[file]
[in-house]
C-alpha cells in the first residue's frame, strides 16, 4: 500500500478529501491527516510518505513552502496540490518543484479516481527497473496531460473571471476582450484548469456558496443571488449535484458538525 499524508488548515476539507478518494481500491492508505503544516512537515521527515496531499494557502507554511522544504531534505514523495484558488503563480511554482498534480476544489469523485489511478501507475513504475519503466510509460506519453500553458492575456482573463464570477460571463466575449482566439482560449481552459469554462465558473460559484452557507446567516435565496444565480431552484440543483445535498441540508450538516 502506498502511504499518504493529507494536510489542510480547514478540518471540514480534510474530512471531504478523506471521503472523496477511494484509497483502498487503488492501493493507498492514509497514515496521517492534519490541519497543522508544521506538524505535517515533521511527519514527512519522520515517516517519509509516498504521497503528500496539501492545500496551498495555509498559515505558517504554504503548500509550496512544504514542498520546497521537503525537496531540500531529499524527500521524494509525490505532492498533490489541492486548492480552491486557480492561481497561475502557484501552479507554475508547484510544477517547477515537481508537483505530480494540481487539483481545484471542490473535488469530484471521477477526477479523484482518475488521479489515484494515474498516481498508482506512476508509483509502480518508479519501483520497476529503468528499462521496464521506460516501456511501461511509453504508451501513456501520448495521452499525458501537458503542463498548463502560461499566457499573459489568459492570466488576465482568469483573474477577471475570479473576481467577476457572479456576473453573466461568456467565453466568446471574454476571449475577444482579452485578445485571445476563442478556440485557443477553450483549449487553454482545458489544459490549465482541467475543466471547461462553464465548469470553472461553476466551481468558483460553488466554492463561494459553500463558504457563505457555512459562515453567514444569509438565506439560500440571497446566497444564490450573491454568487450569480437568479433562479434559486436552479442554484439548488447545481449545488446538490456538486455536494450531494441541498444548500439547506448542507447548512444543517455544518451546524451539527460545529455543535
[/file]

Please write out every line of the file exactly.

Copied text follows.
[in-house]
C-alpha cells in the first residue's frame, strides 16, 4: 500500500478529501491527516510518505513552502496540490518543484479516481527497473496531460473571471476582450484548469456558496443571488449535484458538525 499524508488548515476539507478518494481500491492508505503544516512537515521527515496531499494557502507554511522544504531534505514523495484558488503563480511554482498534480476544489469523485489511478501507475513504475519503466510509460506519453500553458492575456482573463464570477460571463466575449482566439482560449481552459469554462465558473460559484452557507446567516435565496444565480431552484440543483445535498441540508450538516 502506498502511504499518504493529507494536510489542510480547514478540518471540514480534510474530512471531504478523506471521503472523496477511494484509497483502498487503488492501493493507498492514509497514515496521517492534519490541519497543522508544521506538524505535517515533521511527519514527512519522520515517516517519509509516498504521497503528500496539501492545500496551498495555509498559515505558517504554504503548500509550496512544504514542498520546497521537503525537496531540500531529499524527500521524494509525490505532492498533490489541492486548492480552491486557480492561481497561475502557484501552479507554475508547484510544477517547477515537481508537483505530480494540481487539483481545484471542490473535488469530484471521477477526477479523484482518475488521479489515484494515474498516481498508482506512476508509483509502480518508479519501483520497476529503468528499462521496464521506460516501456511501461511509453504508451501513456501520448495521452499525458501537458503542463498548463502560461499566457499573459489568459492570466488576465482568469483573474477577471475570479473576481467577476457572479456576473453573466461568456467565453466568446471574454476571449475577444482579452485578445485571445476563442478556440485557443477553450483549449487553454482545458489544459490549465482541467475543466471547461462553464465548469470553472461553476466551481468558483460553488466554492463561494459553500463558504457563505457555512459562515453567514444569509438565506439560500440571497446566497444564490450573491454568487450569480437568479433562479434559486436552479442554484439548488447545481449545488446538490456538486455536494450531494441541498444548500439547506448542507447548512444543517455544518451546524451539527460545529455543535